This enjoyable but overlong documentary follows the band Metallica in its attempts to regroup after a series of setbacks and squabbles. It's an insider's view of a band that feels as much like a family as a business, but it's so ill-paced that the rousing conclusion seems to come out of nowhere, a minor hurdle cleared by fidgety, easily irked millionaires on the way to their next album. Veteran filmmakers Joe Berlinger and Bruce Sinofsky who made Brother's Keeper and Paradise Lost could learn a thing or two from rookie Sam Jones who made his feature debut a couple of years ago with a similar documentary about the band Wilco. The Wilco documentary tracks the making of an album amid interpersonal friction, and with its crystal clear point of view it puts this movie to shame. As a fan of Wilco and not Metallica, I may be biased, but I truly am fascinated by high school friends who find themselves at the center of a multi-million-dollar organization — what band member James Hetfield calls a "monster" — and whose inability to get along threatens the stability of the superstructure. It's something that a smaller group like Wilco may never experience, so I went into the theater ready to learn all about how these guys resolve their personal issues under such pressure.
A good documentary is buried here, I'm sure, and there are good scenes scattered throughout, such as when the band, uneasy with the idea of recording a promo for a chain of radio stations, hams up the recording session. Or a scene in which the abrasive but surprisingly vulnerable drummer Lars Ulrich admits to feeling terrible after he watches a former Metallica bassist perform a successful gig with his new band. Or a scene in which lead singer Hetfield warms up for a gig by using a cassette tape that he got years before at a voice lesson. Such moments go a long way toward humanizing figures who also, when the going gets tough, can relax on the ranch, sell some valuable pieces of artwork for a pick-me-up, or spend a few months in rehab, but maybe more than anything else the fly-on-the-wall footage demonstrates the remarkable level of trust the filmmakers earned from the people who have the most to lose, and the most to gain, from the project.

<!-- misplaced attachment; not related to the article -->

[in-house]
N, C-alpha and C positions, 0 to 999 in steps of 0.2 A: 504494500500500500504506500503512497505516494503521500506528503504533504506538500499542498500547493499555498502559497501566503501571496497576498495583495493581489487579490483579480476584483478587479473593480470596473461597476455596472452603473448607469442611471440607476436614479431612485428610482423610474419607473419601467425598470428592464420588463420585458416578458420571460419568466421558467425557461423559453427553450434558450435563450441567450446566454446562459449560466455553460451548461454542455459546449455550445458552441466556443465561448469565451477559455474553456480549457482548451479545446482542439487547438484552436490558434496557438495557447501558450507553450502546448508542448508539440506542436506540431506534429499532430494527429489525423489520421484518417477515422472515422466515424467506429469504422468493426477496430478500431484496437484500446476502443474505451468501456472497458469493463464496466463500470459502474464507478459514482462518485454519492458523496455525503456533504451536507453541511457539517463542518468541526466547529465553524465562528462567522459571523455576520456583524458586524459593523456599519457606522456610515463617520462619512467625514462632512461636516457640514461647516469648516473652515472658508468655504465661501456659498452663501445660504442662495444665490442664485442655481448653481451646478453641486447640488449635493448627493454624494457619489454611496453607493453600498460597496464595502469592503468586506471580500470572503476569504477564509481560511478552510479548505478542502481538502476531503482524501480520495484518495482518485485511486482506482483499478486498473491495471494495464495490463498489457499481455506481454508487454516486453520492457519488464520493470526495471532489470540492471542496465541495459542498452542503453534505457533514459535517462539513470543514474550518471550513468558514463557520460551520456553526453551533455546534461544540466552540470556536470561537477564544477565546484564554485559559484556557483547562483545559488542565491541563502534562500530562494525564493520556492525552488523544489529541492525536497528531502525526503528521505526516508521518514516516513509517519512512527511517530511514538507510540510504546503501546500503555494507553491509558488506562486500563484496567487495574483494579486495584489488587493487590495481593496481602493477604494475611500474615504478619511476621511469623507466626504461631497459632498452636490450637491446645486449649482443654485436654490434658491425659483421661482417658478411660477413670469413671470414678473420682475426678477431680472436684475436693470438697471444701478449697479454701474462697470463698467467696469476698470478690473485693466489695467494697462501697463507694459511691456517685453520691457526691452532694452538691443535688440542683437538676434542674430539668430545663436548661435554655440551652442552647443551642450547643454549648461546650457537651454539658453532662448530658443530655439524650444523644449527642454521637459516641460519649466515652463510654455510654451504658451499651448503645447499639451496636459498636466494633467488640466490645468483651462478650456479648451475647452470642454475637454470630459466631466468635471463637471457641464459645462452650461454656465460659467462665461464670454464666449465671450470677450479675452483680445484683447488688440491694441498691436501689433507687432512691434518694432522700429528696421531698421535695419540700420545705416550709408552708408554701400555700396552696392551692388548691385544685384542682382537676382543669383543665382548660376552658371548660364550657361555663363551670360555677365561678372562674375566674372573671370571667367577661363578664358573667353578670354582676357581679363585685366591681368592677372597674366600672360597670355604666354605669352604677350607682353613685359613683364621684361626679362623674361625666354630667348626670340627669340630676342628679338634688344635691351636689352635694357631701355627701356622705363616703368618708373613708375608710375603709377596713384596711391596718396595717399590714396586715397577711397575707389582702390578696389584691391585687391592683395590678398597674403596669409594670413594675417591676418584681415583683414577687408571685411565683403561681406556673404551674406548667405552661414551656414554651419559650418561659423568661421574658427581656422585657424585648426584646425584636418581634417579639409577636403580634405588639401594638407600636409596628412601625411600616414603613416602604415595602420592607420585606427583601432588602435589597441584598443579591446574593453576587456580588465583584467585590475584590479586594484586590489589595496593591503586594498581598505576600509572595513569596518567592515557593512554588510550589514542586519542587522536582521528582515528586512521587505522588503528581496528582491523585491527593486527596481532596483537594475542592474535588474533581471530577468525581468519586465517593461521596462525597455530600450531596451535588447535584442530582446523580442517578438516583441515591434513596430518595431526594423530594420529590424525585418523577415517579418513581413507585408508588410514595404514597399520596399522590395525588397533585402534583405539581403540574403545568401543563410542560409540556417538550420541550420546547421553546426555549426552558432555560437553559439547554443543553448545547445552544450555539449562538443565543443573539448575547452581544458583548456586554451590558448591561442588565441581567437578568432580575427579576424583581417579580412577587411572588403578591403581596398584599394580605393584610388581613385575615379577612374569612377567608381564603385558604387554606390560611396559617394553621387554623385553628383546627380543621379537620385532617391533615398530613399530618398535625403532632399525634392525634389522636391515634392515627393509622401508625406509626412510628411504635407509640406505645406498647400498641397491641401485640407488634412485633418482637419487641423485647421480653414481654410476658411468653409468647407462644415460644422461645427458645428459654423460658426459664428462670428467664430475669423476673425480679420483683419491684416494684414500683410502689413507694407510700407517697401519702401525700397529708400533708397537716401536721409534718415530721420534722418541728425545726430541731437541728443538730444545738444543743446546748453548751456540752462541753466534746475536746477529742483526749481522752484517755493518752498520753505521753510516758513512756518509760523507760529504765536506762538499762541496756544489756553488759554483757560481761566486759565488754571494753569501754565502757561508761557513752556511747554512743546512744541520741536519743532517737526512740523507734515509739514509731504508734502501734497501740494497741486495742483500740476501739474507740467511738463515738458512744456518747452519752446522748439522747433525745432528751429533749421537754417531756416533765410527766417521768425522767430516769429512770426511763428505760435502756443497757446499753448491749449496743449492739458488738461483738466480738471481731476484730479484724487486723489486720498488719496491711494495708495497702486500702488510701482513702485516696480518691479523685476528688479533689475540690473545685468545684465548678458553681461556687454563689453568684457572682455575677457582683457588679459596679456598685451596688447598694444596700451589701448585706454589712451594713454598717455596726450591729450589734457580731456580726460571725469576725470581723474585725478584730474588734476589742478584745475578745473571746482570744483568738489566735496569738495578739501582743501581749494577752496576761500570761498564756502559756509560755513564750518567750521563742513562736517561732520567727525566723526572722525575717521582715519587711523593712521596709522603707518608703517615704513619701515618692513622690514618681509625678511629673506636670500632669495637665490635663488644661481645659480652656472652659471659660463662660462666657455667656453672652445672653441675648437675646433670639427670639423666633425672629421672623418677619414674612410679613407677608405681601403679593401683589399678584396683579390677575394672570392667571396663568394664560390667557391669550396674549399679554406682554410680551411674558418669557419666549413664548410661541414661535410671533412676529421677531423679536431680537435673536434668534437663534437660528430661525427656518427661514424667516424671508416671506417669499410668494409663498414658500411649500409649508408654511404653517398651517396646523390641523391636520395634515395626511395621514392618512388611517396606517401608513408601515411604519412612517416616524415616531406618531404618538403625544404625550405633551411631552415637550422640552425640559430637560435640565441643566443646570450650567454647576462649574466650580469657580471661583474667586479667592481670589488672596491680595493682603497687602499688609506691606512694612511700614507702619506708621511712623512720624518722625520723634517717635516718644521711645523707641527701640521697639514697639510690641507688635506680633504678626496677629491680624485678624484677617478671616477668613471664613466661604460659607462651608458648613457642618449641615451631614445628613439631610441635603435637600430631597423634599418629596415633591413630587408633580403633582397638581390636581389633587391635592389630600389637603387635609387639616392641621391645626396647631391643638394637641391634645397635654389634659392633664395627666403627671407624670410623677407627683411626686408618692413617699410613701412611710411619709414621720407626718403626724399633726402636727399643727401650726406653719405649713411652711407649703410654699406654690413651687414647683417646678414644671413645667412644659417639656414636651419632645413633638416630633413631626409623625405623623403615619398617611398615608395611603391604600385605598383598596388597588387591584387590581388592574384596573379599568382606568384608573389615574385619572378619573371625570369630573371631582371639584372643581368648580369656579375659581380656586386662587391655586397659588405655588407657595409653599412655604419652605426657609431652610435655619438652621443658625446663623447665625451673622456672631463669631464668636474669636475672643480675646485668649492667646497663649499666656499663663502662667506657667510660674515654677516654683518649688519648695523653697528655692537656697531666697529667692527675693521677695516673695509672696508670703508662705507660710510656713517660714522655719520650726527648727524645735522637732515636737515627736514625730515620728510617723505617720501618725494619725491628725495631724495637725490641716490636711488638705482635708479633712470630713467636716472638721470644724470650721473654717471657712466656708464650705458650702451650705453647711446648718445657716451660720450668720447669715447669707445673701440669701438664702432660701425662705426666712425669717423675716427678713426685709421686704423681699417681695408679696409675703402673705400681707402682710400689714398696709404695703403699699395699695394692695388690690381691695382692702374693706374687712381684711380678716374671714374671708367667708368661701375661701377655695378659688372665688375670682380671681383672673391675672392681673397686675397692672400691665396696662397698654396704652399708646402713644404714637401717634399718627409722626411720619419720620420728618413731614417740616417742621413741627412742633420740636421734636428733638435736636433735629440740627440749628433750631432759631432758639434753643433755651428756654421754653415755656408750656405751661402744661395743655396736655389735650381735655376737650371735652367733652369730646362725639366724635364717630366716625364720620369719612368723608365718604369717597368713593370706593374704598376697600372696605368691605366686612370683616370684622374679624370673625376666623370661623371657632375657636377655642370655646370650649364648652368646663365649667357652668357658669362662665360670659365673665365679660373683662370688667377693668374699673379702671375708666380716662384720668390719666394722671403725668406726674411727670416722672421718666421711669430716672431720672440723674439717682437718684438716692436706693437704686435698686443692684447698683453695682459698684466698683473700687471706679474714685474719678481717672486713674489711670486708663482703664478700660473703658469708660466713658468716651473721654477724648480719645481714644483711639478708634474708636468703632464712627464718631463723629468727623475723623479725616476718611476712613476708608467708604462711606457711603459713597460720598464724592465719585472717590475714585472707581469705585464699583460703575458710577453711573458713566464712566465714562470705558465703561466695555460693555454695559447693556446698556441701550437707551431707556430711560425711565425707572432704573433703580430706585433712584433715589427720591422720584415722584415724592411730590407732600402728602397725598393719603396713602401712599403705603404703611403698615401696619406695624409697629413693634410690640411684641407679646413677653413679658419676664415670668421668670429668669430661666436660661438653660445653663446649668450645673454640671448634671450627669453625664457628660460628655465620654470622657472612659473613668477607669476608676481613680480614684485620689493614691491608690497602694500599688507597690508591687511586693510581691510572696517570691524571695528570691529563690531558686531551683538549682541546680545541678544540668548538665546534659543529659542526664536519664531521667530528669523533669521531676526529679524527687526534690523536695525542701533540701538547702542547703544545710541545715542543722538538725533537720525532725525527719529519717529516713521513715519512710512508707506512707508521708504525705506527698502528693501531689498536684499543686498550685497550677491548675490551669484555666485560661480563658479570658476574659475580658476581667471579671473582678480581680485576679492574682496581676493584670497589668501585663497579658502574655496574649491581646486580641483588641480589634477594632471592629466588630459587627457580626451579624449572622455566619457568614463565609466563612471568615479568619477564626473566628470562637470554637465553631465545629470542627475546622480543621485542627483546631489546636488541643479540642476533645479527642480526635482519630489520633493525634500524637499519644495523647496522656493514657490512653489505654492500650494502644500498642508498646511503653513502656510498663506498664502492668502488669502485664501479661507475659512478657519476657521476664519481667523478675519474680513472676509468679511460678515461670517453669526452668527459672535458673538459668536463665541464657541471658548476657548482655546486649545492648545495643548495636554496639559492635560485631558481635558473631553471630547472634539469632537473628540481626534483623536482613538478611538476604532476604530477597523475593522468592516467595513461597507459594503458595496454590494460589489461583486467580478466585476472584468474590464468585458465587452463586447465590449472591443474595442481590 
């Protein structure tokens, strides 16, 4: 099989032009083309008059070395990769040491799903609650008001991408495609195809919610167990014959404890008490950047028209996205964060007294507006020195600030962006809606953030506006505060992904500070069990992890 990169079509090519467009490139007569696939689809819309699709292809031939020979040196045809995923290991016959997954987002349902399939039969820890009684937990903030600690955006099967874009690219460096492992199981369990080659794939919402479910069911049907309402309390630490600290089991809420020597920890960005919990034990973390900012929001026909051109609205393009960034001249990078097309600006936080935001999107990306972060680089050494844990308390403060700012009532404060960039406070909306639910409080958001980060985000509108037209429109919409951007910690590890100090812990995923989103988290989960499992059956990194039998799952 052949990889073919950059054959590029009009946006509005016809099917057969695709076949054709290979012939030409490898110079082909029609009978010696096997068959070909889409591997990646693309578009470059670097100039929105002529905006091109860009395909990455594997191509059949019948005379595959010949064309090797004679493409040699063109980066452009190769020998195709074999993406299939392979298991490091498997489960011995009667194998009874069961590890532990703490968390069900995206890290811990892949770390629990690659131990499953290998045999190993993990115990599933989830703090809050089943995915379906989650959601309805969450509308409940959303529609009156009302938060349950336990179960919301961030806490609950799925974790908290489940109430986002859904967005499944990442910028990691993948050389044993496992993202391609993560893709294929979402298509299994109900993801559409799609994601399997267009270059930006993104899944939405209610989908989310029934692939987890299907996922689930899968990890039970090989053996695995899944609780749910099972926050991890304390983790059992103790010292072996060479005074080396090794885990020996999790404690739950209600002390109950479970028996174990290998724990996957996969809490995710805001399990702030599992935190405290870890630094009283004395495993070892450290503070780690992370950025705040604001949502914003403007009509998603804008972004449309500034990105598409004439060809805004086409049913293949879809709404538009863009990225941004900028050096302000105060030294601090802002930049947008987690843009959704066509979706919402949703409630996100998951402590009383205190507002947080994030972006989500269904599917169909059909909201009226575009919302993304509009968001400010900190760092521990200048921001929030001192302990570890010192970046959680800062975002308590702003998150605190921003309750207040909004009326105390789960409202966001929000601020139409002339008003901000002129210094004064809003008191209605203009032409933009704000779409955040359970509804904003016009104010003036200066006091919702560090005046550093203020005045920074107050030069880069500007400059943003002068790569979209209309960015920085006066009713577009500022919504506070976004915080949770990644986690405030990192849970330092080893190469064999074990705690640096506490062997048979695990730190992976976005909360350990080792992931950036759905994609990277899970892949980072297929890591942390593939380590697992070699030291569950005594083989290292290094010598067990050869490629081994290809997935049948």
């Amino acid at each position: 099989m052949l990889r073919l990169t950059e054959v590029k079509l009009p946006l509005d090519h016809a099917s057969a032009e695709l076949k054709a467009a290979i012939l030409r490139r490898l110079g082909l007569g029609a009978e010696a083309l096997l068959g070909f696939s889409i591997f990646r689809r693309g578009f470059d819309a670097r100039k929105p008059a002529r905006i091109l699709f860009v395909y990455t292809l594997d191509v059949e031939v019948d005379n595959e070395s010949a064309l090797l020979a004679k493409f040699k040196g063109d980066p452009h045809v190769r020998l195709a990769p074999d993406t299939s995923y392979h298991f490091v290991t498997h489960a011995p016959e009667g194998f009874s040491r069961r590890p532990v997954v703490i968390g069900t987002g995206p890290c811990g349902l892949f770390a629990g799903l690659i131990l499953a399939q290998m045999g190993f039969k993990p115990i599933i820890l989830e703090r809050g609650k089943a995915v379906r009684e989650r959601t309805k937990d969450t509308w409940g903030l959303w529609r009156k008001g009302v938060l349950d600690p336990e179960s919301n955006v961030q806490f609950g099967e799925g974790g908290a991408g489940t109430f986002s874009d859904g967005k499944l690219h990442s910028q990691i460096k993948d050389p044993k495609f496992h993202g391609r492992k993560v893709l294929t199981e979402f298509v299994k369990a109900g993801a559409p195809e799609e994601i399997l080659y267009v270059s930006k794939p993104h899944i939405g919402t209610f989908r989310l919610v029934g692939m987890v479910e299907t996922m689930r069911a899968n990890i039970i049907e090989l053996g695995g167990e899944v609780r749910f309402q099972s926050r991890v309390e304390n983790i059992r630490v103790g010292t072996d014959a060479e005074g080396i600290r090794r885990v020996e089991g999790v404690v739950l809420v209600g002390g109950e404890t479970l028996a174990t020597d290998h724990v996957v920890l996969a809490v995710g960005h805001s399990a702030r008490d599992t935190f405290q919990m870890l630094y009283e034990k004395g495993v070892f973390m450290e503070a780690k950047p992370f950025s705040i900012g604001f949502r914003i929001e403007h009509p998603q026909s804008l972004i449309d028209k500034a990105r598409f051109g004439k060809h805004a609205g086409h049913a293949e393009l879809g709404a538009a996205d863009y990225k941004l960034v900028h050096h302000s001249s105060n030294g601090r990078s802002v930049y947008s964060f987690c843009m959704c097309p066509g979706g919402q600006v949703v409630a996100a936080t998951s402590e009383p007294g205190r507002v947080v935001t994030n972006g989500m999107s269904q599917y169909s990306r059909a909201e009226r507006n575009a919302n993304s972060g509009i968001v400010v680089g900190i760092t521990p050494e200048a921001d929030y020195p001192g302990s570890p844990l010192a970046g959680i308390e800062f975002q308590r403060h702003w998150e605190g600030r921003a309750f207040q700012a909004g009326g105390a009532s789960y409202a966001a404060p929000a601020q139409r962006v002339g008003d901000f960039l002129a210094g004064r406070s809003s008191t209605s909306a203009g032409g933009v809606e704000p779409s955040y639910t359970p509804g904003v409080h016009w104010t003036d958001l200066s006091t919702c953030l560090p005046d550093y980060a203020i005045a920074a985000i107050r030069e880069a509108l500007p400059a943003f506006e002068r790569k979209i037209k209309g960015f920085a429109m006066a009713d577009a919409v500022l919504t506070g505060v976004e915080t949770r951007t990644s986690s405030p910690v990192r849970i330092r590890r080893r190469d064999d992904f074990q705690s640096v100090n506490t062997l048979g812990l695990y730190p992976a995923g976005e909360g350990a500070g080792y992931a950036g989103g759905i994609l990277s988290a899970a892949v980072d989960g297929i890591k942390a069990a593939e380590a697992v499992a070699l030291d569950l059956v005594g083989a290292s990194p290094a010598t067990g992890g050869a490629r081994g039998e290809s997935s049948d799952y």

But the documentary entertains far too many tangents and takes a wishy-washy attitude toward the touchy-feely therapist who works with the band. The most interesting discussions in the movie are about how to get rid of this guy who's milking the group for $40,000 a month. It's a problem echoed in the plight of the filmmakers. How should they wrap up this movie? Has the goal been accomplished? Can they put a Behind The Music, triumph-over-adversity bow on the band's recent problems and call it a day? Hanging over the entire project is an unstated recognition by everyone involved that such a story is good for the movie, good for the album, and good for the rock monster, but this produces a less than forthright documentary. Berlinger and Sinofsky have a way of making movies in which they themselves are unwittingly a part of the beast. For Paradise Lost they investigated a grisly child murder and tried to make the case that certain convicted teens were innocent and certain unconvicted parents were guilty, but the facts of the case were far less interesting than how the camera's presence affected those involved; when they stepped in front of the camera, the characters in the sordid tale employed everything they'd ever learned from watching television. Similarly, the musicians in Metallica, despite their frankness on the big screen, are surely aware of the power that these kinds of documentaries possess and have seen enough of them to know how they're supposed to end.